Over 5.2 million homes and businesses in England are currently at risk from flooding, according to the Environment Agency, and more will become threatened in the future. The Climate Change Committee has listed flooding and coastal change as one of the greatest climate change risks for the UK, both now and in the future. The increasing frequency of severe weather, and its impact on people and communities, was demonstrated in the flooding that occurred over the autumn and winter of both 2019–20 and 2020–21. In July 2020, the Government published a new Flood and Coastal Erosion Risk Management Policy Statement, which it described as “the most significant ramping up of flood policies for a decade”.
Our inquiry looked at several aspects of Government policy on flood risk management and the response to increasingly frequent severe flood events. Our key findings are as follows:
- The Government should provide greater certainty about its long-term objective for flood resilience and how it aligns to climate change. The Government’s has rejected the National Infrastructure Commission’s recommendation of a nationwide standard for flood resilience, but evidence shows that such a standard would improve public confidence and address limitations of cost-benefit approaches to allocating funding.
- The Government has committed to doubling capital investment in flood risk management, but it is critical that this not wasted by failing to maintain existing defences. Pressures on the maintenance budget for flood risk will only be exacerbated by the increased investment in new defences, as well as the impact of climate change. The Government should put in place a long-term resource budget settlement, aligned with the increased capital investment, so that the Environment Agency and others are able to effectively plan for and maintain the network of flood and coastal defences.
- There is an absence of support for the long-term recovery of communities in the aftermath of a flood. Local communities have vividly described the significant long-term challenges that result from being flooded, especially the impact on mental health. The Government needs to develop a properly resourced action plan with local partners for the long-term physical, economic, and psychological recovery of communities impacted by flooding.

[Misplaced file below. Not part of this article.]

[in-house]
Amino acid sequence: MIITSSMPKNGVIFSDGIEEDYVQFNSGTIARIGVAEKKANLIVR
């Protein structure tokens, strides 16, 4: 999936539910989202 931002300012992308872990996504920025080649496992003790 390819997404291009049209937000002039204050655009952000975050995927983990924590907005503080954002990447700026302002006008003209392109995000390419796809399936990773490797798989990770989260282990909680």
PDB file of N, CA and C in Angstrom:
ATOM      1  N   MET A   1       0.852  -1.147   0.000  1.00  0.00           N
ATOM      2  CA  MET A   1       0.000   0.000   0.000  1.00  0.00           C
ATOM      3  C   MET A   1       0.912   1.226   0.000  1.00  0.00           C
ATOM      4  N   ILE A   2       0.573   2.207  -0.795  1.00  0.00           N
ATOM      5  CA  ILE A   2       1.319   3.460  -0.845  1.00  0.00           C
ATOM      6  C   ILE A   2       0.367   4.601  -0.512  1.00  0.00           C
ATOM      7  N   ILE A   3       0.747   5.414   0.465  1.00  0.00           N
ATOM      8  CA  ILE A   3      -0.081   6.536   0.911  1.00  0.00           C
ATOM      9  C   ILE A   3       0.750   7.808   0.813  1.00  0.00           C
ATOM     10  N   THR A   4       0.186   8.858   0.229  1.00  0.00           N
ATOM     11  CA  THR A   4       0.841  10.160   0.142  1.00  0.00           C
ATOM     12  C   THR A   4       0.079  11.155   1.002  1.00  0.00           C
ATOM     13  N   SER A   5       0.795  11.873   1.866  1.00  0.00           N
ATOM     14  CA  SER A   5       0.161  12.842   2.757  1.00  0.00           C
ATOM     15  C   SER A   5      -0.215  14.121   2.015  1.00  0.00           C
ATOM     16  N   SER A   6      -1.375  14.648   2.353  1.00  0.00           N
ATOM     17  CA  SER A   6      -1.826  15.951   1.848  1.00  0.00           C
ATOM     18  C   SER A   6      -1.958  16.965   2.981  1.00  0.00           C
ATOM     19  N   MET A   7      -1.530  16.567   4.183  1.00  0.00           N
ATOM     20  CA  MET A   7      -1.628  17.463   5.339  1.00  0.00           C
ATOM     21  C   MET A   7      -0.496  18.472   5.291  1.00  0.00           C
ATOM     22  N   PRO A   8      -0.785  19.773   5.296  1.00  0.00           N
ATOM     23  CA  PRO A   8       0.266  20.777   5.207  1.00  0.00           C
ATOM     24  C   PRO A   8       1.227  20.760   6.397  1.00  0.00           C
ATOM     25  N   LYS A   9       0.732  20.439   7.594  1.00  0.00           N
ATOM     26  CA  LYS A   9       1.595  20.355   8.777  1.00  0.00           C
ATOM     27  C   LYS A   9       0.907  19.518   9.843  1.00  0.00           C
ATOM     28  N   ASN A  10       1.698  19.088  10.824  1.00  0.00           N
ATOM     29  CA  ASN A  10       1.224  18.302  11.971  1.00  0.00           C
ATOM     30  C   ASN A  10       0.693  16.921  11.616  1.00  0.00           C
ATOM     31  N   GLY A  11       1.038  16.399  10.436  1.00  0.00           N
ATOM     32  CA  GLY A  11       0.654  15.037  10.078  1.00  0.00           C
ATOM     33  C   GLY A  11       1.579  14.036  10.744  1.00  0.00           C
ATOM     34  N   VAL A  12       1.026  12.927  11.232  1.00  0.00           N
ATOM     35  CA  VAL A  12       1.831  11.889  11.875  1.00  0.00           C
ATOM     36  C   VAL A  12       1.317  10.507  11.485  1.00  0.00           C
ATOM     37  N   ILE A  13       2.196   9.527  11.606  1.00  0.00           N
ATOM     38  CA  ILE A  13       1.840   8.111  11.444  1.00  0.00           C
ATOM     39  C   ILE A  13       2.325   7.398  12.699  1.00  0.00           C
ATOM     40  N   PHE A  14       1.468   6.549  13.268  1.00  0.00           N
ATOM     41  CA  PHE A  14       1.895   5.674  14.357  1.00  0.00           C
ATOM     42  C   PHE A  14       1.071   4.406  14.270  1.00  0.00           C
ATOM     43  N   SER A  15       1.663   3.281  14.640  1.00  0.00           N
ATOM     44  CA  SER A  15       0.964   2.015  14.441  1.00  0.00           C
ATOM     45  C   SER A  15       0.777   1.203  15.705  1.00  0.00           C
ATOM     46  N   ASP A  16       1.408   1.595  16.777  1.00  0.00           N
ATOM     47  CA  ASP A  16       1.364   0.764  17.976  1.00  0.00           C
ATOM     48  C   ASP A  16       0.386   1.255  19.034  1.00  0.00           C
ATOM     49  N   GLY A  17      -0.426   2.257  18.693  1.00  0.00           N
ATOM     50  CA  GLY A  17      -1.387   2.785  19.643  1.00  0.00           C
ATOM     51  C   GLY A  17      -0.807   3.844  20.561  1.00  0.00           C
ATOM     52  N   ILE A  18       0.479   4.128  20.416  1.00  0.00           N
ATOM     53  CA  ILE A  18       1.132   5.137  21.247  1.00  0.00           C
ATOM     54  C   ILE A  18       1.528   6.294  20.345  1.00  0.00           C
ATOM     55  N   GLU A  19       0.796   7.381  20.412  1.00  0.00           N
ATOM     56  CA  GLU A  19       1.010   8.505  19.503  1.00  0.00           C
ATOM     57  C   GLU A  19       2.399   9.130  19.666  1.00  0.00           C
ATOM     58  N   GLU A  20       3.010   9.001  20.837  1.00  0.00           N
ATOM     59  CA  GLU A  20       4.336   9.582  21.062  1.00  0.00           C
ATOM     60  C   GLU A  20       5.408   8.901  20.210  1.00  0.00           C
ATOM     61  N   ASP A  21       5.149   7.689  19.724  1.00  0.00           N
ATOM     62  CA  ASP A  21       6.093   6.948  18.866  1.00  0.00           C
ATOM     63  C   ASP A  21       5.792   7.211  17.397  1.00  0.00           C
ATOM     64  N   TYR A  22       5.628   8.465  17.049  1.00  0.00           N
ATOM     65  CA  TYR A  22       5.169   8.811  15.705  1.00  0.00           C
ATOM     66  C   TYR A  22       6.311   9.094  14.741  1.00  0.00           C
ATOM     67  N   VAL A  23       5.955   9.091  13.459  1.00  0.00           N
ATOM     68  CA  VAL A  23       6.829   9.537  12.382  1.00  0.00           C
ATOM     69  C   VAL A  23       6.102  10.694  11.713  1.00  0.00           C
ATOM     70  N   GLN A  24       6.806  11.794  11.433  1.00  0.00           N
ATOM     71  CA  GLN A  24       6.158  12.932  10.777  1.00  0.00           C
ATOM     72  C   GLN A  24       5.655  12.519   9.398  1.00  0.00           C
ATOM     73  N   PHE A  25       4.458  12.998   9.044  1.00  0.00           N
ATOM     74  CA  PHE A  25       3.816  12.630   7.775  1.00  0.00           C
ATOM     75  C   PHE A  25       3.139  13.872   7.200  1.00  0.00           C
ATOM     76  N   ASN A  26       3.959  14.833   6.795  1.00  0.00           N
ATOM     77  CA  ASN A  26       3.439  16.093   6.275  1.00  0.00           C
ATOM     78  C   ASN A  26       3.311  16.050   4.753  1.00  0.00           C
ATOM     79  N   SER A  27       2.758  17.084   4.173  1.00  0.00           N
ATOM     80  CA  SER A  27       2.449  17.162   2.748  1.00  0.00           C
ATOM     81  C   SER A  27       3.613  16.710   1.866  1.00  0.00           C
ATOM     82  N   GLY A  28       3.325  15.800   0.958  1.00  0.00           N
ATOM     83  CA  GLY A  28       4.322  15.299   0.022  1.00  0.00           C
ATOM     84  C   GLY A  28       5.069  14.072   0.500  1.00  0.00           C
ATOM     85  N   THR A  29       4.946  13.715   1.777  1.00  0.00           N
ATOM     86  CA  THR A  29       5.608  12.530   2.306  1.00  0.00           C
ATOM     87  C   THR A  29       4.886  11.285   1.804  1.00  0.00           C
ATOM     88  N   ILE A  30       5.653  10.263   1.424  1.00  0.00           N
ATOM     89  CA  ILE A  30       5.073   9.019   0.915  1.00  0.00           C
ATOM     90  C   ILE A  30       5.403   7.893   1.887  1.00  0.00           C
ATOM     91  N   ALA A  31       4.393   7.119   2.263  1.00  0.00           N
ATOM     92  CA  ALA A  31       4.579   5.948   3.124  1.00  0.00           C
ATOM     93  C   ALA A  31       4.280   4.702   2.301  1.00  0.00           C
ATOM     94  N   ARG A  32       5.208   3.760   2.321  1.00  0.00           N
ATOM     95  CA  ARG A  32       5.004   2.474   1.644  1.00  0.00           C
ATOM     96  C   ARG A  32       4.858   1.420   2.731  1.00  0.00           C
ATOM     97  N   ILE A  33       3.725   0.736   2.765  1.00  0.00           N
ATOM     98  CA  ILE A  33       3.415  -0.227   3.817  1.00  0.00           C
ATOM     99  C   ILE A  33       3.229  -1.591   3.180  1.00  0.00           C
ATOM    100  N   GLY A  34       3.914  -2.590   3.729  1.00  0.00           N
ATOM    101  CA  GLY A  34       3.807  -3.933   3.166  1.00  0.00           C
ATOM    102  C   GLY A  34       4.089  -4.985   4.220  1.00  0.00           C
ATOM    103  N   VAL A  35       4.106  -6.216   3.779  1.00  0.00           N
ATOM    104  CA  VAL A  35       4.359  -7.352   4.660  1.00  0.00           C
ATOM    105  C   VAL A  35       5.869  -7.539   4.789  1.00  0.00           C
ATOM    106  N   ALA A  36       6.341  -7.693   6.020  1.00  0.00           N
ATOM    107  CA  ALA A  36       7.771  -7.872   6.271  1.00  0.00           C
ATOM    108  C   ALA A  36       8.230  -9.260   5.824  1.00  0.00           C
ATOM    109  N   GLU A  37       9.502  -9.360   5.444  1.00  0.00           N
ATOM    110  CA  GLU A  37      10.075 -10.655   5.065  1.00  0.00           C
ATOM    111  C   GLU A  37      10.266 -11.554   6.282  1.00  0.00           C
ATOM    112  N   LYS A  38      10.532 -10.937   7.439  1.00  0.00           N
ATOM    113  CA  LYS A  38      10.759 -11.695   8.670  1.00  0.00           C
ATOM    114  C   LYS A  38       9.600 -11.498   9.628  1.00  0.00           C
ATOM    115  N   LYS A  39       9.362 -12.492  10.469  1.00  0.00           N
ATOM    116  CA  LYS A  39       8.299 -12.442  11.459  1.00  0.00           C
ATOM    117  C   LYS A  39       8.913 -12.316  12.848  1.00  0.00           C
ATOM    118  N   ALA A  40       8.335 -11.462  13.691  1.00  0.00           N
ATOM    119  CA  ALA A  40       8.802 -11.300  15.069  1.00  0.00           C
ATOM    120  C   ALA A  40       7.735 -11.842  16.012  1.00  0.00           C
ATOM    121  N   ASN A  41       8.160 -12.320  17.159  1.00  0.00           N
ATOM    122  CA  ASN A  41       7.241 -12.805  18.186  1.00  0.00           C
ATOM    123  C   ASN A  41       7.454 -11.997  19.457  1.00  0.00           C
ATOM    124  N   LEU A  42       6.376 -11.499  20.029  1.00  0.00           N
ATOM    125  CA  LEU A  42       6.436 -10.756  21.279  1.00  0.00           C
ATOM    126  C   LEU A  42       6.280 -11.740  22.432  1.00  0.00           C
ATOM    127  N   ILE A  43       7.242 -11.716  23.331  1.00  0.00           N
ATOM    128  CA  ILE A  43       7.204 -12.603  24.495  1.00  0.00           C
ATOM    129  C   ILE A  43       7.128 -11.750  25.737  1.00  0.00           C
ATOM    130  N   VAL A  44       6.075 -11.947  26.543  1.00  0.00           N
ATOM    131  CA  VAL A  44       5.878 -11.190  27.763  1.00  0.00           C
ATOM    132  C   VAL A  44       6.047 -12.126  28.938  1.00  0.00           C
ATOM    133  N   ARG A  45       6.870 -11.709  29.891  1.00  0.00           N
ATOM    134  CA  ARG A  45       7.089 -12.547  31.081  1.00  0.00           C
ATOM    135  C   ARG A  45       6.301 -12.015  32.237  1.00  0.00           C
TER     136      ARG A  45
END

- The Government must provide leadership to local authorities facing potentially significant increases in future flood risk due to the changing climate. Local planning authorities lack the knowledge and/or resources to effectively factor the impacts of climate change into their local plans and development decisions. The Government must ensure that all local planning authorities have the powers, resources and information they need to perform this function, including properly trained dedicated staff.
- The current approach to promoting sustainable drainage systems, coupled with the persistence of the automatic right to connect surface water drainage to the public sewer, is not working. While the uptake of sustainable drainage systems has improved in recent years, the installation of high-quality SuDS features delivering multiple environmental benefits may still be insufficiently incentivised. The Government has not adequately explained why it believes the widespread support for the commencement of Schedule 3 of the Flood and Water Management Act 2010 amongst stakeholders to be mistaken. The Government should commit to ending the automatic right to connect to the public sewer, and consult on measures to improve the uptake of high-quality SuDS, including an option for commencing Schedule 3.
- The Government needs to explain how it will ensure a catchment-based approach to incentivising natural flood management. Working with natural processes is an important part of a holistic approach to flood risk management, but measures need to be suited to each catchment. There are several initiatives that could serve as delivery vehicles for natural flood management, and a catchment-based approach requires join-up between them to ensure that interventions are appropriately targeted and incentivised. Any measures which call on farmers and land managers to allow their land to be used for flood management must provide proper payment for the public goods provided.
- Meaningful engagement with local communities on decisions about flood risk brings practical benefits. Local people often feel disengaged and ignored in decisions relevant to flood risk, and risk management authorities’ consultations are often not perceived as meaningful or impactful. Communities must be vital delivery partners in the Government’s approach to building resilience, not just treated as passive recipients. The Government should work with the voluntary sector to develop guidance for all risk management and planning authorities on how to meaningfully engage with local people. It should also review the institutional arrangements for community engagement in flood risk management, to identify best practice, and ensure that risk management authorities are properly resourced to carry out this engagement.